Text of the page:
Family ties can build a strong bond. But can your family members ever influence your credit? The short answer is “yes.” If you take on joint debt with a family member, your credit file could be tied to theirs for as long as the debt exists.
Take a look at three common family situations that could impact your credit.
Will my credit be affected if I…
…get married or divorced?
The act of getting married does not materially impact your credit score—for better or for worse. “There’s nothing on a credit report that indicates if you’re married,” says John Ulzheimer, a credit expert formerly with FICO and Equifax. “There’s also no such thing as a joint credit report.” If you get married, you and your spouse will still each have your own credit file, regardless of whether you’ve merged your finances completely or kept them separate (or some combination of the two).
Instead, marriage has what Ulzheimer calls a “dotted line impact,” meaning that signing jointly with your spouse for a loan, mortgage, credit card or other debt could eventually impact each of you. Both credit scores will be checked to approve any joint applications, and late payments or delinquency will affect you both.
Just like getting married, a divorce itself will not directly change your credit score. However, any remaining joint accounts will still appear on both your and your ex’s credit reports following the divorce. You’ll likely need to align your budget with your individual income and keep an eye on your accounts to make sure that timely payments are made.
…help my child go to college?
When a child prepares to leave for college, it can be a great time to talk with them about responsible credit use, especially if you are co-signing a student loan or signing them up for a credit card. (While you generally must be 21 to open a credit card, parents can co-sign for their children at age 18 or add them as an authorized user even younger, depending on the card issuer’s rules.)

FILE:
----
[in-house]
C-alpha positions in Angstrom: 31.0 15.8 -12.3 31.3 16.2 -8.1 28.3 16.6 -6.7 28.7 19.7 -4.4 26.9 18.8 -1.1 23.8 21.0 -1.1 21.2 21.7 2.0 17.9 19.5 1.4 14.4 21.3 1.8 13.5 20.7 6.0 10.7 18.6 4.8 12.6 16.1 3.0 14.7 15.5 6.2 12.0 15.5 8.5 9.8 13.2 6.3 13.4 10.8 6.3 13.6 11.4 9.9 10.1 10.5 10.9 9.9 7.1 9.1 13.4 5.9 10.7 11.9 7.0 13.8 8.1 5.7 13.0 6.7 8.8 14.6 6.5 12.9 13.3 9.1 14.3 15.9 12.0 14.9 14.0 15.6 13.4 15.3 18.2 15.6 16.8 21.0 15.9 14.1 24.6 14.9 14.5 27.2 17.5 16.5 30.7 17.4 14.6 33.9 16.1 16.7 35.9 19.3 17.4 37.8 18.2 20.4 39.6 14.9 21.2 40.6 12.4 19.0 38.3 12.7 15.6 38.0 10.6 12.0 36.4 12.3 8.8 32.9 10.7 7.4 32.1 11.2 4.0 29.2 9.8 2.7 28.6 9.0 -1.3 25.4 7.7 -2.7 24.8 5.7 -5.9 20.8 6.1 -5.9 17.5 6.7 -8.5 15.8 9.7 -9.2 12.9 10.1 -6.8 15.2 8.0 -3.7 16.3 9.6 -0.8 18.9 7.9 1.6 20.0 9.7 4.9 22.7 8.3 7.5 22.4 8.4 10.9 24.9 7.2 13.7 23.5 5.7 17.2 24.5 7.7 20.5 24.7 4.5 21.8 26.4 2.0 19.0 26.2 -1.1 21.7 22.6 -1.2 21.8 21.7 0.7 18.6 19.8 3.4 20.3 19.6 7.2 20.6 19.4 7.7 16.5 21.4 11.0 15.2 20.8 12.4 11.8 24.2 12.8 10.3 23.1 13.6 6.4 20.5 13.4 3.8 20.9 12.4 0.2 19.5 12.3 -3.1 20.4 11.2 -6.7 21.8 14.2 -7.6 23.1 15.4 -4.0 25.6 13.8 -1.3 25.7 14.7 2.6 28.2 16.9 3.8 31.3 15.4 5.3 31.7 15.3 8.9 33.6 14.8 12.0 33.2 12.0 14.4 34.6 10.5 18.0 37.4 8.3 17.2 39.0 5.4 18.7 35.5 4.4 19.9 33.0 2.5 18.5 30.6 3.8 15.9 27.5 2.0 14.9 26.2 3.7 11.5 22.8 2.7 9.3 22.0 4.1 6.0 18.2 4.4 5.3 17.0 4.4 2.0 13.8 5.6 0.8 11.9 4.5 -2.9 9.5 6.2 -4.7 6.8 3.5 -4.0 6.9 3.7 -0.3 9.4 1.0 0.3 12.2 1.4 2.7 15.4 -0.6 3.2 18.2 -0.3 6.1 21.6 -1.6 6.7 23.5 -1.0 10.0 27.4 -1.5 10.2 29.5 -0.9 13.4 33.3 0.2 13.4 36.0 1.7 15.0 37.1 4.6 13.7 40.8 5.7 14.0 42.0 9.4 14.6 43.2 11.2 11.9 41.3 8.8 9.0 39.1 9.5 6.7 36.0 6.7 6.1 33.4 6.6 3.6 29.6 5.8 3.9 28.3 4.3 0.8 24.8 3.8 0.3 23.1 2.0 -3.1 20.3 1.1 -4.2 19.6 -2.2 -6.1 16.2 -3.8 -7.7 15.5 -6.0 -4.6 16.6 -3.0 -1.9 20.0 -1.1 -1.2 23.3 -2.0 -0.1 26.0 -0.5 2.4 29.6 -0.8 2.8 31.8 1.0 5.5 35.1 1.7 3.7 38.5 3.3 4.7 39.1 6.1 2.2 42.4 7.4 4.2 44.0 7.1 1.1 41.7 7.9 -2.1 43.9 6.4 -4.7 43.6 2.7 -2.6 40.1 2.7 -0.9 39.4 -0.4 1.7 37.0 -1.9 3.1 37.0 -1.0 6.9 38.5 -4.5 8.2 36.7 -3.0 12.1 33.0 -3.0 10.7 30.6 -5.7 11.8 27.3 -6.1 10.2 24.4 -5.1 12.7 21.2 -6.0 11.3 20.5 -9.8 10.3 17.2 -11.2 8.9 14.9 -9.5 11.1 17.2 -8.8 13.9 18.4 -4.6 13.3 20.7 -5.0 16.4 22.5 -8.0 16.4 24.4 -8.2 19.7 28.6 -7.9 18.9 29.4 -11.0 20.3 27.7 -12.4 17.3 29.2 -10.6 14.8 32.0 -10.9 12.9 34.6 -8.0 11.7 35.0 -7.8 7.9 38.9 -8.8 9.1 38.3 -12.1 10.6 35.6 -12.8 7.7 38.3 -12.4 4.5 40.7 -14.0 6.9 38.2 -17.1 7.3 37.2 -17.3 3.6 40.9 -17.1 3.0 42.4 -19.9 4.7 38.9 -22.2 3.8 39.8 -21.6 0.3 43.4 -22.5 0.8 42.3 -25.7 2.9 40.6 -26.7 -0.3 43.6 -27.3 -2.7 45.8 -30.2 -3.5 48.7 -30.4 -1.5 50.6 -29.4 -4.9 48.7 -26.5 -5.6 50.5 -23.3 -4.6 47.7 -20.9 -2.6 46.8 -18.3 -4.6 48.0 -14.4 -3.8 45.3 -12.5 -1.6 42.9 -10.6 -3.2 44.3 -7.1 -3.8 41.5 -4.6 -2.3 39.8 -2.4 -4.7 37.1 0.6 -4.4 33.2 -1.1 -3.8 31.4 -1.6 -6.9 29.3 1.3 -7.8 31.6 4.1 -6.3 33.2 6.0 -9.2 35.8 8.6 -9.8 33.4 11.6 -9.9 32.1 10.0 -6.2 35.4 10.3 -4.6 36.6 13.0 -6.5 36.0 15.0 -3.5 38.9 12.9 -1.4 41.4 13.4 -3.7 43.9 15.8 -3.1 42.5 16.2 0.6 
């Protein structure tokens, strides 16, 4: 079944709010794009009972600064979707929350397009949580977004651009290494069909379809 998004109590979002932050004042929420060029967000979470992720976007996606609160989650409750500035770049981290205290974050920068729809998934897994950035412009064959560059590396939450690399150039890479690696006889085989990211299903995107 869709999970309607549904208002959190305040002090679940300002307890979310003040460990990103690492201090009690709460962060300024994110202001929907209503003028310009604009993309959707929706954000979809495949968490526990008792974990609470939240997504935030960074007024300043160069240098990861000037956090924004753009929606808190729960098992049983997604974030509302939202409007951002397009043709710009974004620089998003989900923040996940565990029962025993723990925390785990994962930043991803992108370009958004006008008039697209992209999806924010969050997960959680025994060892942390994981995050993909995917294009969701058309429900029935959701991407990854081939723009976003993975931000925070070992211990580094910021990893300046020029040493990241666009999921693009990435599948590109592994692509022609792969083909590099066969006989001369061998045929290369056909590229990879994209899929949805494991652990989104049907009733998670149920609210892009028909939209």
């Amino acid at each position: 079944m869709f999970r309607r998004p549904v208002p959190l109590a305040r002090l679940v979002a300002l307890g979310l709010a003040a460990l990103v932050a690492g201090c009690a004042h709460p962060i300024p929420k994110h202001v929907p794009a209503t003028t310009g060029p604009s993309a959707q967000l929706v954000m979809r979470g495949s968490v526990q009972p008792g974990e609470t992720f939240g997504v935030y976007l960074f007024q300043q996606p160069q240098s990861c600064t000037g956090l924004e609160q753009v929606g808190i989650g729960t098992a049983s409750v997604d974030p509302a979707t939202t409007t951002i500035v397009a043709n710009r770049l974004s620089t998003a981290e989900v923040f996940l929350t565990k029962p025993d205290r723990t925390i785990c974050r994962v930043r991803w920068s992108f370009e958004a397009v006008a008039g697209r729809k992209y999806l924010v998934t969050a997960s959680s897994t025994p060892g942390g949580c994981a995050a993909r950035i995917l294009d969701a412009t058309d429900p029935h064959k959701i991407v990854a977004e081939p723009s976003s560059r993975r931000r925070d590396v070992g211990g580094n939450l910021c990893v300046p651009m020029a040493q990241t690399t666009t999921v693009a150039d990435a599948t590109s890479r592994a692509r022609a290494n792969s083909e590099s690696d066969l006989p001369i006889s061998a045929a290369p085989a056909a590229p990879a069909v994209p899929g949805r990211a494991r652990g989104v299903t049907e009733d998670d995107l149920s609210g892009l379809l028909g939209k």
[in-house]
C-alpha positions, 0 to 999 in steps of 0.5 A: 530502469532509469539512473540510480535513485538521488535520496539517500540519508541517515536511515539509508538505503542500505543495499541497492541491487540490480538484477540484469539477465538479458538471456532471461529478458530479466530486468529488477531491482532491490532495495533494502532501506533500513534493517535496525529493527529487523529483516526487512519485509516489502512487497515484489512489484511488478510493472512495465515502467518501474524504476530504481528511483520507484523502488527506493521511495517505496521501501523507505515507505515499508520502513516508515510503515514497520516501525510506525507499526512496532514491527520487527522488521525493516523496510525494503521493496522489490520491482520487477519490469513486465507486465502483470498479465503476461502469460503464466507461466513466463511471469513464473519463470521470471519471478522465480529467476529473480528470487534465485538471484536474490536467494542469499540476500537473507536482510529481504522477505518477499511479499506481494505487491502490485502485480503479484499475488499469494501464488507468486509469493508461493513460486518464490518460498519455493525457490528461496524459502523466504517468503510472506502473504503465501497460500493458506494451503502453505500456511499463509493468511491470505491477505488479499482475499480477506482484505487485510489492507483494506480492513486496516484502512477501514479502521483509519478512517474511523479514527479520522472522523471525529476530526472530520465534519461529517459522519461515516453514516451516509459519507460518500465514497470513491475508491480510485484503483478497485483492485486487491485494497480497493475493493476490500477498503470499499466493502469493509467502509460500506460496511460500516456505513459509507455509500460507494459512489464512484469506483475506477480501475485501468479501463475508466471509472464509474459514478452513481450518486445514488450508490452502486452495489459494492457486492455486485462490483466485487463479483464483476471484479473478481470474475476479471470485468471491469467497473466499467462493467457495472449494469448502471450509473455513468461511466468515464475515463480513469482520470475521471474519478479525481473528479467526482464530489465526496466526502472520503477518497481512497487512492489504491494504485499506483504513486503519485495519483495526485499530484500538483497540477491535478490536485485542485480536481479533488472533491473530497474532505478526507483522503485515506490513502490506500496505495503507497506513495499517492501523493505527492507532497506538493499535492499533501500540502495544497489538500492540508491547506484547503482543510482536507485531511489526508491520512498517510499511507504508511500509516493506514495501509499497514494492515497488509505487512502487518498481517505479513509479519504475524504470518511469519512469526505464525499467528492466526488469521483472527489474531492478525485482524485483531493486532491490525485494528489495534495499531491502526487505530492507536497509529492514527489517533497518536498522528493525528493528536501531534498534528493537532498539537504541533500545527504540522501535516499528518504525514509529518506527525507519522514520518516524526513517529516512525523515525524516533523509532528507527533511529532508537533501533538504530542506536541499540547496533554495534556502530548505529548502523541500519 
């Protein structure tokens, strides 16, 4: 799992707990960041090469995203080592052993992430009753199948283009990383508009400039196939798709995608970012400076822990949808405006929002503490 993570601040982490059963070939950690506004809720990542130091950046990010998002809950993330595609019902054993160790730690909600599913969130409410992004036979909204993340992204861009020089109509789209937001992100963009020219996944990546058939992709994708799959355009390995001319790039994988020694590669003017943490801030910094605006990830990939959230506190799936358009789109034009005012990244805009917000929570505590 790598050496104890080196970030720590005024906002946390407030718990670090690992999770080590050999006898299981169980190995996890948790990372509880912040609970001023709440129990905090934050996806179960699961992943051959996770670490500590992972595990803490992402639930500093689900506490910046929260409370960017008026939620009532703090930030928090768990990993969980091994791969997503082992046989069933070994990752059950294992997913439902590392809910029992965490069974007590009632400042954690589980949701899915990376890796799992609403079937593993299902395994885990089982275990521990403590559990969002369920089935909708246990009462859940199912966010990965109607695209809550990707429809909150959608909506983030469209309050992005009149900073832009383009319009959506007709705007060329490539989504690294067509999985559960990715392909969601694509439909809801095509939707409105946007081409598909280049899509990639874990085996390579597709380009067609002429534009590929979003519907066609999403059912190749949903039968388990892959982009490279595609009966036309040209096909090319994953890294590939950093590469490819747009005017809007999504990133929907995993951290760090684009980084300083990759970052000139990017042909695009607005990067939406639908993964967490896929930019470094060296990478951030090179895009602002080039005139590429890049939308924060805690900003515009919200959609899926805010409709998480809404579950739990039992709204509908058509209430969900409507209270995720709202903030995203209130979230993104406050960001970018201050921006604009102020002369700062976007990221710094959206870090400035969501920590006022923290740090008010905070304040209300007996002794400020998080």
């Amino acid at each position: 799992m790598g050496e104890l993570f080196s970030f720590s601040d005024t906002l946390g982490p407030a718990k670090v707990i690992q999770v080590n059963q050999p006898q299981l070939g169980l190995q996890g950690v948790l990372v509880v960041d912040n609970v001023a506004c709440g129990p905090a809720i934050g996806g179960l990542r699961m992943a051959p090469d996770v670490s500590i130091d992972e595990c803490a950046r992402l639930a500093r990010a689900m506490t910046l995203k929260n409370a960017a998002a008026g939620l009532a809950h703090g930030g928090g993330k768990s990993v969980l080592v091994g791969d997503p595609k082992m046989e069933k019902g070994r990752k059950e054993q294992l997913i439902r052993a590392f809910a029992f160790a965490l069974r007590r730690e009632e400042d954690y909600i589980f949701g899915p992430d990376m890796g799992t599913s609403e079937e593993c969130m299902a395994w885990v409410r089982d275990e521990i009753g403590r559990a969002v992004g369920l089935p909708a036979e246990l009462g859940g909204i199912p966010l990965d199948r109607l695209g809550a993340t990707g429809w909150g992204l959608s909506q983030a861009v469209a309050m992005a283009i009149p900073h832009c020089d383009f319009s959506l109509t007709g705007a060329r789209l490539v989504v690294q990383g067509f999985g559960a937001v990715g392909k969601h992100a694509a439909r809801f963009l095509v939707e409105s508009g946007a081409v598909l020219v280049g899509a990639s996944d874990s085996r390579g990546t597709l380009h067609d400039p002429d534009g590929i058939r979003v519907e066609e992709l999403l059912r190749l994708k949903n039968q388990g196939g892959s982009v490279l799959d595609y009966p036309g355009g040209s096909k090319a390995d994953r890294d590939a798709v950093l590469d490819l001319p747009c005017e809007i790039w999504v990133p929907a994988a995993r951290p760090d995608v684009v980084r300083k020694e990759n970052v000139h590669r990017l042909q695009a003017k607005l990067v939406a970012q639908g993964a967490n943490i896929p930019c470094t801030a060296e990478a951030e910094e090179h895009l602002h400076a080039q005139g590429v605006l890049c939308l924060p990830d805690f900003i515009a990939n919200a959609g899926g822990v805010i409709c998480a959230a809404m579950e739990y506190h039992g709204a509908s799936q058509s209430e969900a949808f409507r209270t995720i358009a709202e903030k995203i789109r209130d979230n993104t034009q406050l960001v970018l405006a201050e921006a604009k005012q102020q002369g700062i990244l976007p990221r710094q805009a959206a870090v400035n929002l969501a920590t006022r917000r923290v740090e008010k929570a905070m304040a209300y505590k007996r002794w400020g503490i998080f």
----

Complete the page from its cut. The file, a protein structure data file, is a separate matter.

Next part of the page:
It’s important to understand that from a debt obligation perspective, the co-signer of a loan is treated basically the same as the primary signer. “These two people are equally liable for the loan,” Ulzheimer says. Even if your child has agreed to make the monthly payments, as the co-signer you are responsible for any payments the primary signer misses, which could impact both of your credit scores.
Jointly opening a new credit card account also opens the door for your credit to be impacted by your child’s actions. Instead, consider adding your child as an authorized user on your existing credit card. Being an authorized user is more like having a “credit card with training wheels,” Ulzheimer says. The user can be removed at any time, and some cards even allow the primary cardholder to set limits on the authorized user. Or, set your child up with a secured credit card and let them start building good credit for themselves.
…manage a loved one’s affairs after they die?
Generally, family members and heirs are not responsible for paying a person’s debt after they pass away. When a person dies, their debt passes to their estate, and remaining debt will be paid out through the estate’s assets.
If you have joint debt obligations, however, you will still need to pay off that debt. As long as you are a co-signer on that debt, such as credit card debt or car payments, you are responsible—now solely.
Another thing to keep in mind is that even though you may not be responsible for the deceased’s liabilities, debt collectors may try to contact you anyway. It’s illegal for them to harass or intimidate you, so if you receive unwanted phone calls from creditors, refer them to the executor of the estate.
Remember: The best way to keep on top of your credit score in any scenario is to make debt payments on time and to have open, clear communication with anyone who shares a credit account with you.
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